# Fit efficieny of long analytical function with many fit parameters

Dear all,

I’ve been using Roofit for a long time now and have never spent too much time optimizing the performance of my fit function. With this post I would like to ask for recommendations and suggestions.

The problem:
Fitting a sum function (“hyperEMG”) of several exponentially-modified Gaussians (“EMG”) to a TH1D (the idea behind the hyperEMG is published here).

The EMG is defined as the convolution of a Gaussian with an exponential distribution, which has an analytical representation in the form of:

including the Gaussian mean and variance mu and sigma, and the decay constant tau from the exponential

The hyperEMG is the sum of n EMGs with negative decay constants and m EMGs with positive decay constants. For my data, the Gaussian mean and variance are shared between the different EMGs.

My approach
As I did not want to calculate the convolution, I implemented the analytical expression of the EMG. Each hyperEMG is built from a RooGenericPdf, which takes the analytical function as a string. Consider a hyperEMG with one negative and two positive components. In terms of RooRealVar we have one sigma, one mu, three tau, and two ratios to mix the three EMGs together. As a function string this looks like this

``````@4*1/(2*@3)*exp((@2/(1.4142*@3))^2+(@0-@1)/@3)*TMath::Erfc(@2/(1.4142*@3)+(@0-@1)/(1.4142*@2))+@6*1/(2*@5)*exp((@2/(1.4142*@5))^2-(@0-@1)/@5)*TMath::Erfc(@2/(1.4142*@5)-(@0-@1)/(1.4142*@2))+(1-@4-@6)*1/(2*@7)*exp((@2/(1.4142*@7))^2-(@0-@1)/@7)*TMath::Erfc(@2/(1.4142*@7)-(@0-@1)/(1.4142*@2))
``````

where the RooRealVar are denoted with the @ symbol.

Now, this is for one species in my spectrum, which can consist of many species. The assumption is that all species share the same sigma and tau parameters, as well as the EMG mixing ratios, which means that those RooRealVar are used for all species. Now considering we use the abovementioned function for three different species, we will have to fit three mu, one sigma, three tau, two EMG mixing ratios, and two mixing ratios for the three species, resulting in 11 fit parameters. The mixing of the different species is eventually being done using RooAddPdf on the three individual RooGenericPdf.

This example is the most complex I could fit so far. Having to fit more species or having to use more EMG components results in a very inefficient fitting, even though the fit eventually converges.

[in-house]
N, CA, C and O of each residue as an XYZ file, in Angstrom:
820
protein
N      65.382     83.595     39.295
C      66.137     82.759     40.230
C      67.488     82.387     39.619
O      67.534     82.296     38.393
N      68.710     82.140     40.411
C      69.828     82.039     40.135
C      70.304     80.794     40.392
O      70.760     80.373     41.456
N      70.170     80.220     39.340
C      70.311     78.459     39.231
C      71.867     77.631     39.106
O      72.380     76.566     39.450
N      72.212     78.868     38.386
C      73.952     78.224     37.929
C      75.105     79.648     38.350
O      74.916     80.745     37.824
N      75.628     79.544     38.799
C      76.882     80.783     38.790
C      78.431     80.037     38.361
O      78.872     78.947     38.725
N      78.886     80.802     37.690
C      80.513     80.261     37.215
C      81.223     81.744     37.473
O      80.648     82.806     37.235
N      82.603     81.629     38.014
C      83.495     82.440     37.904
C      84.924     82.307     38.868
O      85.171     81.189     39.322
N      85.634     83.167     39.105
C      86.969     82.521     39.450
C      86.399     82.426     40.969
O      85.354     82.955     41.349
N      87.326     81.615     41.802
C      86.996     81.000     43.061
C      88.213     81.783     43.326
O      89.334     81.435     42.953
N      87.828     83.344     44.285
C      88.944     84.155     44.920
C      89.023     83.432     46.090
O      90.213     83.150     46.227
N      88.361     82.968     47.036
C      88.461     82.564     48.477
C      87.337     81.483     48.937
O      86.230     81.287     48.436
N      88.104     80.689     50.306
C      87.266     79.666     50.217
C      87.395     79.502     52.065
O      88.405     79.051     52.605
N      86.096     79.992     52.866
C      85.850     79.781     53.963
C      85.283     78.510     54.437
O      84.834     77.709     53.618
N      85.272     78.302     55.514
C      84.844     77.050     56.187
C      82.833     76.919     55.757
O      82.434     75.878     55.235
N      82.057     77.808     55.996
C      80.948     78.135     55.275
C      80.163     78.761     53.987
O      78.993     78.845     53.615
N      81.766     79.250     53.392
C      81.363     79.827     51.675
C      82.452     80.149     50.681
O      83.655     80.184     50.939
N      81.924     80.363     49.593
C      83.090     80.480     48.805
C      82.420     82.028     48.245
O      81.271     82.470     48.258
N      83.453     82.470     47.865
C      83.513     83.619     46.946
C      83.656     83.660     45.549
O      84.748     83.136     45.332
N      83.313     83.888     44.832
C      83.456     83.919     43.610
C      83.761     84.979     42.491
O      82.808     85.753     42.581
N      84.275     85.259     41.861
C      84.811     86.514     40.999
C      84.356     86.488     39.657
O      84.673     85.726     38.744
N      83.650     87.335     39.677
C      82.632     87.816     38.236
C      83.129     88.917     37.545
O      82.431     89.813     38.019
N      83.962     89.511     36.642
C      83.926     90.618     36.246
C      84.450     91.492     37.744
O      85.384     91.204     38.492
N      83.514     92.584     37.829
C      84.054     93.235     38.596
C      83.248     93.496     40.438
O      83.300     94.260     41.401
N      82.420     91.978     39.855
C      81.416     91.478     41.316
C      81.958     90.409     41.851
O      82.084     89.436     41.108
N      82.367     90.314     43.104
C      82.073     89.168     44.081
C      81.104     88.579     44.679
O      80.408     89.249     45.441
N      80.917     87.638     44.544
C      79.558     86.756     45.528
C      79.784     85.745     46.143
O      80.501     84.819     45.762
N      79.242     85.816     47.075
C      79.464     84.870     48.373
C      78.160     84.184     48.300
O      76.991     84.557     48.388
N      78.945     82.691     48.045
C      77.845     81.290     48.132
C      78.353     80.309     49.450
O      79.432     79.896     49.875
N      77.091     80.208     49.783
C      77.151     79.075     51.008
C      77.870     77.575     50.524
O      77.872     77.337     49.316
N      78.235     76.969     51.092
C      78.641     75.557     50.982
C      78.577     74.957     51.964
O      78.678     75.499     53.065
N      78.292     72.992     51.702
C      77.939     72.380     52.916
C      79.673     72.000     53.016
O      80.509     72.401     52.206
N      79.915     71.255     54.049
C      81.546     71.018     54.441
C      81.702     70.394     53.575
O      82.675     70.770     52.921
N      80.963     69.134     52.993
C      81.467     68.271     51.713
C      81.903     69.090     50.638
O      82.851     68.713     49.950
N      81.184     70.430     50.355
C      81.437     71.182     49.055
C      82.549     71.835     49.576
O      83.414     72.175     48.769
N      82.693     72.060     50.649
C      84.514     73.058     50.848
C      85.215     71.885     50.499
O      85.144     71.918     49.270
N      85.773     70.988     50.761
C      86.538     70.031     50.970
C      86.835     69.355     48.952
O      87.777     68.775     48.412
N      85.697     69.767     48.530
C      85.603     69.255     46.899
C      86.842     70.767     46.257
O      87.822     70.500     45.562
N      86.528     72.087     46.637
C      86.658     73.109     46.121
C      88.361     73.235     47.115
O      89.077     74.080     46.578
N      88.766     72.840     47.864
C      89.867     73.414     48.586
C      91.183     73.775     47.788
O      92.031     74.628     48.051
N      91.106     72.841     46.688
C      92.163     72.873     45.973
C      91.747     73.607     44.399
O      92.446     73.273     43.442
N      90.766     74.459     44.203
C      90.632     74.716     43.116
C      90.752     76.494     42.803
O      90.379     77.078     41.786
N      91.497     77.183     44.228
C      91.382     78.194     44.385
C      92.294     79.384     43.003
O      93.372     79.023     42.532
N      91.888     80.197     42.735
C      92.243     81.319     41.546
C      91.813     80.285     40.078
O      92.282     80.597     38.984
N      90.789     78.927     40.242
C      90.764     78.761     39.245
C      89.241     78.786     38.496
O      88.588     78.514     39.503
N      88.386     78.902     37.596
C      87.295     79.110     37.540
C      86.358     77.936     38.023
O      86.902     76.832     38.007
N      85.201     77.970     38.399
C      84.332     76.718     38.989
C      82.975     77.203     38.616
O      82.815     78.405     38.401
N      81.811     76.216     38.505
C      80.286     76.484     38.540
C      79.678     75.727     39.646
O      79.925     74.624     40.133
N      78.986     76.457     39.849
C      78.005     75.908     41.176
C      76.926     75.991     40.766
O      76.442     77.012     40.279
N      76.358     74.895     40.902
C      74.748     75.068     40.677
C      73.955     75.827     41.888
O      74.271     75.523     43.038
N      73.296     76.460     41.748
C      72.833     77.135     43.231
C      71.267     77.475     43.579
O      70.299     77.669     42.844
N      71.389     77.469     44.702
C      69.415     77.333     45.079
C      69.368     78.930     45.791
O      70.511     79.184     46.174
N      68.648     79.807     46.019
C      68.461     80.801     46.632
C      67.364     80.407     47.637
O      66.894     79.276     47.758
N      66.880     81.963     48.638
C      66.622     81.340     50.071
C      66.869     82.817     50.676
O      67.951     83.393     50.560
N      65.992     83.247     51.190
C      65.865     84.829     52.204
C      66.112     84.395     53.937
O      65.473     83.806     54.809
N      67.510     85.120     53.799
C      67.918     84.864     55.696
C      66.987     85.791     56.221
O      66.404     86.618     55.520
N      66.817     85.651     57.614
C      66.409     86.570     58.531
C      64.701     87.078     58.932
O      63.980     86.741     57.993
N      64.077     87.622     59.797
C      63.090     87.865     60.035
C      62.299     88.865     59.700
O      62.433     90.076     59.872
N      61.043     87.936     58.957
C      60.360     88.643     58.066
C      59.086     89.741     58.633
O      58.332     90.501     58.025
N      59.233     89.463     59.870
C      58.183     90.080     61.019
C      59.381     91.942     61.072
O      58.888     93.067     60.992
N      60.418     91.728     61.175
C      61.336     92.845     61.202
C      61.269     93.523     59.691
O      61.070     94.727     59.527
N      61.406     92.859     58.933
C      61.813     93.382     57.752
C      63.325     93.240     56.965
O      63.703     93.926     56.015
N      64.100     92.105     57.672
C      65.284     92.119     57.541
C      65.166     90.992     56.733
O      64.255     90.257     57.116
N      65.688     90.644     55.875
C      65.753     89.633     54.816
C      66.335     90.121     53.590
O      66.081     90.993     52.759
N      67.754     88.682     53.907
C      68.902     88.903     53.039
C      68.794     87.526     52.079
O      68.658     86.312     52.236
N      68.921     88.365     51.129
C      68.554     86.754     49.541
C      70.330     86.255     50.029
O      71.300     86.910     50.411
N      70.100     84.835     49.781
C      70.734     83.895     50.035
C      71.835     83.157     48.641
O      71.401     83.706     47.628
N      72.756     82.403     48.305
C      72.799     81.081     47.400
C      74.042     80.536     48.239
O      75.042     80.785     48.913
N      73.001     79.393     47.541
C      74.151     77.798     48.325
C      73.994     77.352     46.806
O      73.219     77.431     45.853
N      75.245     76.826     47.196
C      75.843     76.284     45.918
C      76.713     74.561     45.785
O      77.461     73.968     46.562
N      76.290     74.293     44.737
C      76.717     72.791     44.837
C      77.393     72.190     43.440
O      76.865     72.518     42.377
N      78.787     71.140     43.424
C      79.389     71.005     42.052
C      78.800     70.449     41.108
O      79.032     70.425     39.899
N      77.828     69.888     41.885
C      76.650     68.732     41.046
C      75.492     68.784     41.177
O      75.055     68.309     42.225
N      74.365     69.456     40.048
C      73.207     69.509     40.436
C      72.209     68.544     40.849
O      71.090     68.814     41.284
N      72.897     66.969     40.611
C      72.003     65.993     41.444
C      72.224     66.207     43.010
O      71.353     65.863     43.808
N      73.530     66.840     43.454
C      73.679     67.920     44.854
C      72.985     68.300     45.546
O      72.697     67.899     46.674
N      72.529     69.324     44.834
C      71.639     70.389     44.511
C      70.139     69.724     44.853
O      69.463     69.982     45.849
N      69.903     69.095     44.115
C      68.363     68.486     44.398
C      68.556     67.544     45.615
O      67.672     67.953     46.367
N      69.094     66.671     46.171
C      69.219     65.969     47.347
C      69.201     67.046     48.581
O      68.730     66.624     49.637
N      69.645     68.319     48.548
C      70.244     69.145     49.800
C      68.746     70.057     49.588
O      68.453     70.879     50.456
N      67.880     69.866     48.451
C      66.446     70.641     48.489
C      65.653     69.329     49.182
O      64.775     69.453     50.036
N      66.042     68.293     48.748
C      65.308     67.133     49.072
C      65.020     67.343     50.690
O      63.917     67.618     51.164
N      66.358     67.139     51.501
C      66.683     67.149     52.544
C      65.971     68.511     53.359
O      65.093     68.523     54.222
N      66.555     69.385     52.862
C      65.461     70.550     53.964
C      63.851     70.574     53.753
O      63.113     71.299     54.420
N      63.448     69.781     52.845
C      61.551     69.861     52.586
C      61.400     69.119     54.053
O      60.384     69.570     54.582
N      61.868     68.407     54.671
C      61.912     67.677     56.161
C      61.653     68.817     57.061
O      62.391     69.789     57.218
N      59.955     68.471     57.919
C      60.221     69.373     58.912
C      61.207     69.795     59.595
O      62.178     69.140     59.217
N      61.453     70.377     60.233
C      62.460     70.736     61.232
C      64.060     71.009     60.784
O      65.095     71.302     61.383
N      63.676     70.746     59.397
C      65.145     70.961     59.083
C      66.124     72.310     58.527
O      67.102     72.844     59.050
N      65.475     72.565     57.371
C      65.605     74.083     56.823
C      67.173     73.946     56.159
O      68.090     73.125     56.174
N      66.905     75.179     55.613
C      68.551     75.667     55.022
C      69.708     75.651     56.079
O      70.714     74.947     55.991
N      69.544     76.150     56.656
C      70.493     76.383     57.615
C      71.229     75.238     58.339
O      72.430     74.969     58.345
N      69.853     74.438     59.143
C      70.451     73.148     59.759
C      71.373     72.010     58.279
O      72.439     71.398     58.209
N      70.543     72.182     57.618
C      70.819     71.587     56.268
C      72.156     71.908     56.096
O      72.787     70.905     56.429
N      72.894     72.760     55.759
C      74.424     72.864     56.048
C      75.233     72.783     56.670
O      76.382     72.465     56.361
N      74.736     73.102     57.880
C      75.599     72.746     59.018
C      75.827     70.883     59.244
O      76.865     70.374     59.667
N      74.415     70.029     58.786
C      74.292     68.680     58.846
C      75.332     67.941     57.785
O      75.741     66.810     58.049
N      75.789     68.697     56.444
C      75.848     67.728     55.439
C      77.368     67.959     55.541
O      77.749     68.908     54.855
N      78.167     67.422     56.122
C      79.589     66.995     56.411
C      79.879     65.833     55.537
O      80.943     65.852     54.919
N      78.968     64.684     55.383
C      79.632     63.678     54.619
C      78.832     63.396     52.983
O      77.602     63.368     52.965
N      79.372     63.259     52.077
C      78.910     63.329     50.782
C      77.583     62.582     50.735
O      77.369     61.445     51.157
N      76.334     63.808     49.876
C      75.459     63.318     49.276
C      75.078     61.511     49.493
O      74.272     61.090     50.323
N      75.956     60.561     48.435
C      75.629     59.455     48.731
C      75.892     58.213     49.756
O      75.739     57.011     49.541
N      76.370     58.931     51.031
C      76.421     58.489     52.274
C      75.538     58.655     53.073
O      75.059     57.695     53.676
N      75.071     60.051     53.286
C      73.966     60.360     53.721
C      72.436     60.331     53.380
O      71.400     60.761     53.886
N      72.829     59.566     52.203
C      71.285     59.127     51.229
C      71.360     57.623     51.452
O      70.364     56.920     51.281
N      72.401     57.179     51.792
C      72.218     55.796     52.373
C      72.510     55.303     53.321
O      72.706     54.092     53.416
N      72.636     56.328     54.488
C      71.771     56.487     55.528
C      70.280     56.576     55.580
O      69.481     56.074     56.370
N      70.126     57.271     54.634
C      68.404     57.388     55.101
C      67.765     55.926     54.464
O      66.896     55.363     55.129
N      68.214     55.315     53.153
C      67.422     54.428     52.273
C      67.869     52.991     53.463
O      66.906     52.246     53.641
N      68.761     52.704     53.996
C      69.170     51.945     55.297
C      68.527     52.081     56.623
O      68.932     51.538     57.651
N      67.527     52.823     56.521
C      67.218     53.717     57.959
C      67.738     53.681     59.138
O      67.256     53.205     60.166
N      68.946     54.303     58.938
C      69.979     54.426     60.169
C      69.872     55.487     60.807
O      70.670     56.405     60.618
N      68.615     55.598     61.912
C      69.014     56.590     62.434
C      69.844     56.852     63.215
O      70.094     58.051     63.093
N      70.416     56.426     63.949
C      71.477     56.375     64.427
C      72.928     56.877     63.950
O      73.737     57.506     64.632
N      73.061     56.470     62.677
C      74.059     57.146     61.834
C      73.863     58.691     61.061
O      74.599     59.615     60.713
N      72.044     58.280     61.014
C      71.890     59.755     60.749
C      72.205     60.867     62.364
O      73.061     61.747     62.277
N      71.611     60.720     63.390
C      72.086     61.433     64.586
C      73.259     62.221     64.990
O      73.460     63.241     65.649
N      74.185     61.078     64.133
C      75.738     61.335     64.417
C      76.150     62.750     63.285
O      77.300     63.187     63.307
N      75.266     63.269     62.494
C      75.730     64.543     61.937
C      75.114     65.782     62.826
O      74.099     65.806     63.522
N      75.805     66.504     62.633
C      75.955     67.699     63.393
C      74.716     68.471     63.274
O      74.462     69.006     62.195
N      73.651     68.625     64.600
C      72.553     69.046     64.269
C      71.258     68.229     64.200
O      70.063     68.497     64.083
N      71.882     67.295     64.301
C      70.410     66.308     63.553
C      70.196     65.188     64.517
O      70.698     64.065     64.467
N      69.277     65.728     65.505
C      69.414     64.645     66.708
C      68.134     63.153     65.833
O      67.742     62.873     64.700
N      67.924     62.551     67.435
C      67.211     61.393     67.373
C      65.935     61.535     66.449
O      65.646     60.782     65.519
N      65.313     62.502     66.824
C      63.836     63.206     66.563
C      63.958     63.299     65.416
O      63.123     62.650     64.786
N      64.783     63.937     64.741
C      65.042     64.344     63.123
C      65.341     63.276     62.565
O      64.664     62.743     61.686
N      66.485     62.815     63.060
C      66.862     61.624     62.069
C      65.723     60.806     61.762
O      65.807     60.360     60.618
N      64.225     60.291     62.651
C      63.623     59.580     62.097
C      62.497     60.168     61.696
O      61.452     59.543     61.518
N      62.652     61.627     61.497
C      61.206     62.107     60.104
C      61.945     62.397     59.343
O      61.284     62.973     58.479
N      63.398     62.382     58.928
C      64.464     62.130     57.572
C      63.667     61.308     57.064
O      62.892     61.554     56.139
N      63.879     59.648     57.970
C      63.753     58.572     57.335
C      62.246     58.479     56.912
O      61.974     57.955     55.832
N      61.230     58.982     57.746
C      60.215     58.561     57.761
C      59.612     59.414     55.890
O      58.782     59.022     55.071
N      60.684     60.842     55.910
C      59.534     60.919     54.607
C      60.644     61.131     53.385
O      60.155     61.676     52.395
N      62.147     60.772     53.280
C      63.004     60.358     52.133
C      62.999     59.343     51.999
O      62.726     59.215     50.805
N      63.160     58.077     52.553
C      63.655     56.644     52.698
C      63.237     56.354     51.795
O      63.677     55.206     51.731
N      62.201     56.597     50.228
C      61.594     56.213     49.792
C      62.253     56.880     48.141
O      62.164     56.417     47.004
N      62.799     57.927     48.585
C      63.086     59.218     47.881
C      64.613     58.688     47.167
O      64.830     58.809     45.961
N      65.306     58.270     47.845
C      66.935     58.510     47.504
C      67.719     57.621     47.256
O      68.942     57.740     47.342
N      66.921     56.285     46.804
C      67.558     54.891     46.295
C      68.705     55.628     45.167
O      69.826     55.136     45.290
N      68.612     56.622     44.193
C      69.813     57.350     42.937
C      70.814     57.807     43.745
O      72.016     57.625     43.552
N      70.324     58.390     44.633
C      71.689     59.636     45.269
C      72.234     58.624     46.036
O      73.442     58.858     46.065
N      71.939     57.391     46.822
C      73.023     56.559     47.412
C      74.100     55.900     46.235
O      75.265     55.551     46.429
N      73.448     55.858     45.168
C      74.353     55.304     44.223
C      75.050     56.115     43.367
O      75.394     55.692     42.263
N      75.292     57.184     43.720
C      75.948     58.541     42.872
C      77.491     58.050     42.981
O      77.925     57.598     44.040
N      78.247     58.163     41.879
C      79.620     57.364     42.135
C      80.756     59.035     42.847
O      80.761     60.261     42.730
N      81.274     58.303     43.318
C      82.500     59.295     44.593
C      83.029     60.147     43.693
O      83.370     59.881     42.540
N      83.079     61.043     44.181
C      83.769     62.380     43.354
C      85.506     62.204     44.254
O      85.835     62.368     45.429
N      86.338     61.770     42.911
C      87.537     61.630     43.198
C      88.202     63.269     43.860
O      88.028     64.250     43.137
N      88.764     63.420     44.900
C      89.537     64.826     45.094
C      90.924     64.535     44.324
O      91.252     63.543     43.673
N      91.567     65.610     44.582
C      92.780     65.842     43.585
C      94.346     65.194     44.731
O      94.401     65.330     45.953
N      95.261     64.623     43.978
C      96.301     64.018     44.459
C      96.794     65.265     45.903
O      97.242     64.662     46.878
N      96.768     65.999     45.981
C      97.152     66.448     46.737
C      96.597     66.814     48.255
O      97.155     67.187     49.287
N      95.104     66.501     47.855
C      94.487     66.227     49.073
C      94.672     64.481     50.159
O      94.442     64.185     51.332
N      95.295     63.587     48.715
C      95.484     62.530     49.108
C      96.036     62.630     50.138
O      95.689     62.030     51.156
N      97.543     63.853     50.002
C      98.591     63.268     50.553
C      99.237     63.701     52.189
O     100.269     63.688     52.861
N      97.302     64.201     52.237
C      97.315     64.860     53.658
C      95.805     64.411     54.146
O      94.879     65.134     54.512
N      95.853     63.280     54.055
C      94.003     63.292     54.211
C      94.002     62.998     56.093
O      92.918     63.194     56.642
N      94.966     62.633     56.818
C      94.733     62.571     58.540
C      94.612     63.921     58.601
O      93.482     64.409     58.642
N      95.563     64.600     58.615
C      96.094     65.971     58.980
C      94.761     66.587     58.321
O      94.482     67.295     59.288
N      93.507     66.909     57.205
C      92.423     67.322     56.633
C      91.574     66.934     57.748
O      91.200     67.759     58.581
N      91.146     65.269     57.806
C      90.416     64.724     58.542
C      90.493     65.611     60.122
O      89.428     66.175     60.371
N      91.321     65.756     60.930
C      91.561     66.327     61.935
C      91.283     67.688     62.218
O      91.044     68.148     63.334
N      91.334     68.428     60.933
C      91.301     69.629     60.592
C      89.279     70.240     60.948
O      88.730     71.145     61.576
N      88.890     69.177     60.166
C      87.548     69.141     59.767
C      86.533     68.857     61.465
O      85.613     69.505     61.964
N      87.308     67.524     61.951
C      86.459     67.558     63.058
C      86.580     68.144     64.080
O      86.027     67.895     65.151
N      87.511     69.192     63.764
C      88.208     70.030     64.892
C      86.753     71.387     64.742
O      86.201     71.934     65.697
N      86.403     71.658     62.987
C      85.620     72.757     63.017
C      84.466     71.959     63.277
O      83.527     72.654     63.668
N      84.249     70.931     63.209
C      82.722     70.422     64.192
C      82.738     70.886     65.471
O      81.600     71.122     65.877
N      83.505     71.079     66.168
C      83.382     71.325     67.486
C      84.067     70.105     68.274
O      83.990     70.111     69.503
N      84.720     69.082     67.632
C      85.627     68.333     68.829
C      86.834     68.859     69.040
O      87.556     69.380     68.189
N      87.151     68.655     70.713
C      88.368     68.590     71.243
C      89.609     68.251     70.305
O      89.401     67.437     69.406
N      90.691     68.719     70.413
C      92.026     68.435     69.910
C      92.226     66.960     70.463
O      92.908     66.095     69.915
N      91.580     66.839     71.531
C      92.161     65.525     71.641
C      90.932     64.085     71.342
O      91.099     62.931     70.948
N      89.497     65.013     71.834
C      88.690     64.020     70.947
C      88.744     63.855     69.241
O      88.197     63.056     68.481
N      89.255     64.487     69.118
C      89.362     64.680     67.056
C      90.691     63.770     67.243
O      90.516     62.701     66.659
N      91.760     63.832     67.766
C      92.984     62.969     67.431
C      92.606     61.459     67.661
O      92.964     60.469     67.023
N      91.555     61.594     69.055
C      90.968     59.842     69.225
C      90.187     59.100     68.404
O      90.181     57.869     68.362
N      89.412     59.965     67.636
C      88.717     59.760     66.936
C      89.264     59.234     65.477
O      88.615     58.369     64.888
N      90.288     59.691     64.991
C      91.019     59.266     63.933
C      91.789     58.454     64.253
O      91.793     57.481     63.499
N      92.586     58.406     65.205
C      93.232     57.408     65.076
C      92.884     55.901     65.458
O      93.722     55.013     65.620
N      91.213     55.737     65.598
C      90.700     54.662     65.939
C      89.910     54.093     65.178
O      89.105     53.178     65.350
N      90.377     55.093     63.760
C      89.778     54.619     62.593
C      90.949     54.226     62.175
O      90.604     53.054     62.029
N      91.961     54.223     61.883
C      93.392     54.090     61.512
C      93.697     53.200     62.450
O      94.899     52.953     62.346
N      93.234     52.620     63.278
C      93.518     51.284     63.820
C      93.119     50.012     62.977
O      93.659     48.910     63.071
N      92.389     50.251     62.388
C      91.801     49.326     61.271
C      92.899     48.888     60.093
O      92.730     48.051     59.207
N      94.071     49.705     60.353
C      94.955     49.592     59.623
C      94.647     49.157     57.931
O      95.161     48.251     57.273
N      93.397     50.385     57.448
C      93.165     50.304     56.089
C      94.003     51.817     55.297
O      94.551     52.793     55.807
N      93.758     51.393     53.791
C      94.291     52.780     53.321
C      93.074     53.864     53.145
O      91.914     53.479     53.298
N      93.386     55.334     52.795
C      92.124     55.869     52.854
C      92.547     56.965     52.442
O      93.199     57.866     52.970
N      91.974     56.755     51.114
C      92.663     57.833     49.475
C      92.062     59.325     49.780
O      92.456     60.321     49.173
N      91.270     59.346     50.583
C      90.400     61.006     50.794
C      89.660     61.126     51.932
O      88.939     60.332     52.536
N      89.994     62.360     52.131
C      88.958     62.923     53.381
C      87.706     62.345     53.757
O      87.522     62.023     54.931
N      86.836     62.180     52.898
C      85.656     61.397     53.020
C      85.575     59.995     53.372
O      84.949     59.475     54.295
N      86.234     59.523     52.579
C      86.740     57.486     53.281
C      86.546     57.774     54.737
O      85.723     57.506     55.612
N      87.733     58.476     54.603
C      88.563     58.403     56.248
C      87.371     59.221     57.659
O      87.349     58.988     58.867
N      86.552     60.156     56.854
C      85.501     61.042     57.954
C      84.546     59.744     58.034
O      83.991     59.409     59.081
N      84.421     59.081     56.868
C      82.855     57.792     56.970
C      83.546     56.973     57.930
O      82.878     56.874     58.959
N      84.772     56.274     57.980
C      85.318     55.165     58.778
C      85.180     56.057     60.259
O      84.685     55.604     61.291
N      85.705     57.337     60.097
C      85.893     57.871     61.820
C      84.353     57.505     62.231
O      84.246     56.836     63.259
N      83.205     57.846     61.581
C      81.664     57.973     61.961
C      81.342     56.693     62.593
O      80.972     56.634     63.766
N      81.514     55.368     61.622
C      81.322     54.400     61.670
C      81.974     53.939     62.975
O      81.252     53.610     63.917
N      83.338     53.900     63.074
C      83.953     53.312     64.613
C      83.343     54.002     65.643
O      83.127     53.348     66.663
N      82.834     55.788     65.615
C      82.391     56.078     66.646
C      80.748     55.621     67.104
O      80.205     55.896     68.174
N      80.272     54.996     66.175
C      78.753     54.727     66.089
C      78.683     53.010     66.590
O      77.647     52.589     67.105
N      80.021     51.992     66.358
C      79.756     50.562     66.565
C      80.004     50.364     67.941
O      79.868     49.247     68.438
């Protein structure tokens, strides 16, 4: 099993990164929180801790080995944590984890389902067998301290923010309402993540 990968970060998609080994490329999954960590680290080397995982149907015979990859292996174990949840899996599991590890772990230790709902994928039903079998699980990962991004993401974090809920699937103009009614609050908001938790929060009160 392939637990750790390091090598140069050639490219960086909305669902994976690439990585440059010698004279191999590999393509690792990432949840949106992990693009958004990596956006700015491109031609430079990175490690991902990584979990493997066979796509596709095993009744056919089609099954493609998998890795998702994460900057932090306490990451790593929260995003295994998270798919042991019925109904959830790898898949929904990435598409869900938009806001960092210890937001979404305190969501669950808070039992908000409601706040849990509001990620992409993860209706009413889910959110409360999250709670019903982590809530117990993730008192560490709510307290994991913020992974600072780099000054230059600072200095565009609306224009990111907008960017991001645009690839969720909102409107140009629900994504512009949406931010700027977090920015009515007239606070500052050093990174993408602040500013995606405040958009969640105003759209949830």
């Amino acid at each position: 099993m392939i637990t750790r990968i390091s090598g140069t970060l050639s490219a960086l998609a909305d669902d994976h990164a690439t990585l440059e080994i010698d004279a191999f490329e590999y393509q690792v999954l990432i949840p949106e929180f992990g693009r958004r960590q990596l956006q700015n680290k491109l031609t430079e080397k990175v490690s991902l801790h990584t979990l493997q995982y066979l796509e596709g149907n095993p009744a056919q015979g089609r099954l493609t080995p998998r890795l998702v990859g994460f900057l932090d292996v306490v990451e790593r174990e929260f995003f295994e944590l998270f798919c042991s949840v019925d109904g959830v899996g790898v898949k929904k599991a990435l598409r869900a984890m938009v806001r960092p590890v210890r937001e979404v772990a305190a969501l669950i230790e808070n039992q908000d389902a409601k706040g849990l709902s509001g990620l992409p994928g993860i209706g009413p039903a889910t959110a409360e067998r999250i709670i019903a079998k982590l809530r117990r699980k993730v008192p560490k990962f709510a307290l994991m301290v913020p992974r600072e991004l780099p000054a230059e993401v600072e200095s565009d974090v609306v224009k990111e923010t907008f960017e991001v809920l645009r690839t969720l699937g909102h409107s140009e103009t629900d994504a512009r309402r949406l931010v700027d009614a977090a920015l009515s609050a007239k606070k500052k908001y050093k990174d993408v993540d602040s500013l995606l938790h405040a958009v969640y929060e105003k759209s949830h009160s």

The question
Without asking for an explicit implementation of this problem, how would you tackle this (strictly conceptually speaking)?

Finally, here is an example where this three-component hyperEMG is fitted to real data.

Thank you,

Lukas

1 Like

Hello @Lukas.Nies, welcome to the ROOT forum!

This is a very interesting fit! I am looking for some complicated and realistic fits to benchmark and optimize RooFit, would you mind sharing the code for this fit? I don’t need the real data, just the code to create the model so I can generate and fit toy datasets would be enough. This would be a great service for RooFit.

About optimizing your fit: putting everything in one RooGenericPdf. As I explained for example in slide 43 in this talk, the point of RooFit is to have a granular computation graph for your model, so that only few expressions need to be re-evaluated when the minimizer changes one parameter. By putting everything in one RooGenericPdf, the whole expression needs to be re-evaluated if only one parameter is changed. In other words, you are completely bypassing RooFits caching.

The other – probably more important – bottleneck is numeric integration. RooFit assumes that a RooGenericPdf is not necessarily normalized, and it normalizes it with a numeric integral. These numeric integrals are also not cheap. Do you know the analytical integral of your function? Or is it already normalized? In that case it would be better to implement a new RooFit class for this pdf, a `RooEMG`. Then, we can override the methods for analytical integration, and also support vectorized evaluation CPU and evaluation on the GPU, which should definitely fix your performance problems.

You think such a class would be useful? It’s nice that there is also a paper about this distribution, that gives the RooFit implementation more justification.

Cheers,
Jonas

Dear Jonas,

I am happy that this problem may be of interest for the RooFit devs and others from the community.
I have my code on GitHub (please have a look at the dev branch). The example folder has a minimal working example that does not rely on the rest of the repository.

If I run method 1 in the example code (building two hyperEMG(1,2) to represent the two peaks in the data set as RooGenericPdf and then add them with RooAddPdf) I get a very poor run time:

`[#1] INFO:Minization -- Command timer: Real time 3:07:01, CP time 11221.060 [#1] INFO:Minization -- Session timer: Real time 3:14:46, CP time 11686.150, 3 slices`

If I run method 2 (build the sum of the two hyperEMG(1,2) with one single RooGenericPdf), then the run time is much faster:

`[#1] INFO:Minization -- Command timer: Real time 0:00:07, CP time 7.040 [#1] INFO:Minization -- Session timer: Real time 0:00:07, CP time 7.500, 3 slices`

If I build the RooGenericPdf from method 2 and then put it through a RooAddPdf without adding a second pdf, the run time is very slow again. I suppose this has to do with how RooAddPdf treats adding Pdfs? The second method probably does not benefit from the RooFit caching you explained. As far as I can tell the single EMG as defined in the publication is normalized and also gives the analytical integral.

Thanks,

Lukas

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